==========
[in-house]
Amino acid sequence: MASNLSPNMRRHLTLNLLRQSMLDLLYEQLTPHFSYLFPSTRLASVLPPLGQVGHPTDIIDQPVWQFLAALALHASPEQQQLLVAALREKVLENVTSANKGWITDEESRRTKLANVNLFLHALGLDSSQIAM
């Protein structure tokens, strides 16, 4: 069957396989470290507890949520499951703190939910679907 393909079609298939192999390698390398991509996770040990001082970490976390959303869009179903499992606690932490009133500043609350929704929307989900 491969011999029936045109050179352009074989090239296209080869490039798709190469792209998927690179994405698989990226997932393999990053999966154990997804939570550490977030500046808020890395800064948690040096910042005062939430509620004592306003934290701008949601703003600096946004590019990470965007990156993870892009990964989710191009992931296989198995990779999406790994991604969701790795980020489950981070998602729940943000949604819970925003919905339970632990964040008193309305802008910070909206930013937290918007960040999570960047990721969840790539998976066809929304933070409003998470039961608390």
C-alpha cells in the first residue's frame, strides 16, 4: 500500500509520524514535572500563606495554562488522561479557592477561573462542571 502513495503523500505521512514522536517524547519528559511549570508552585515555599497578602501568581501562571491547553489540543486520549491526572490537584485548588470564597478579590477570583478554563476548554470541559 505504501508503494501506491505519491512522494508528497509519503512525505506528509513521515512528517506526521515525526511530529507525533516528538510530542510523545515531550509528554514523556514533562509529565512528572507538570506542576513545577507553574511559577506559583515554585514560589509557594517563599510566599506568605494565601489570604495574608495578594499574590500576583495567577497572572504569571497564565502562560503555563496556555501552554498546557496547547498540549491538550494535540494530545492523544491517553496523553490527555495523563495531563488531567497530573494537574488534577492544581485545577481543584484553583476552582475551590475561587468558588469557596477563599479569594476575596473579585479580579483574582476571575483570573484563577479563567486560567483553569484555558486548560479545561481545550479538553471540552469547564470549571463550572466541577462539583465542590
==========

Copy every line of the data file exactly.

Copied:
[in-house]
Amino acid sequence: MASNLSPNMRRHLTLNLLRQSMLDLLYEQLTPHFSYLFPSTRLASVLPPLGQVGHPTDIIDQPVWQFLAALALHASPEQQQLLVAALREKVLENVTSANKGWITDEESRRTKLANVNLFLHALGLDSSQIAM
């Protein structure tokens, strides 16, 4: 069957396989470290507890949520499951703190939910679907 393909079609298939192999390698390398991509996770040990001082970490976390959303869009179903499992606690932490009133500043609350929704929307989900 491969011999029936045109050179352009074989090239296209080869490039798709190469792209998927690179994405698989990226997932393999990053999966154990997804939570550490977030500046808020890395800064948690040096910042005062939430509620004592306003934290701008949601703003600096946004590019990470965007990156993870892009990964989710191009992931296989198995990779999406790994991604969701790795980020489950981070998602729940943000949604819970925003919905339970632990964040008193309305802008910070909206930013937290918007960040999570960047990721969840790539998976066809929304933070409003998470039961608390």
C-alpha cells in the first residue's frame, strides 16, 4: 500500500509520524514535572500563606495554562488522561479557592477561573462542571 502513495503523500505521512514522536517524547519528559511549570508552585515555599497578602501568581501562571491547553489540543486520549491526572490537584485548588470564597478579590477570583478554563476548554470541559 505504501508503494501506491505519491512522494508528497509519503512525505506528509513521515512528517506526521515525526511530529507525533516528538510530542510523545515531550509528554514523556514533562509529565512528572507538570506542576513545577507553574511559577506559583515554585514560589509557594517563599510566599506568605494565601489570604495574608495578594499574590500576583495567577497572572504569571497564565502562560503555563496556555501552554498546557496547547498540549491538550494535540494530545492523544491517553496523553490527555495523563495531563488531567497530573494537574488534577492544581485545577481543584484553583476552582475551590475561587468558588469557596477563599479569594476575596473579585479580579483574582476571575483570573484563577479563567486560567483553569484555558486548560479545561481545550479538553471540552469547564470549571463550572466541577462539583465542590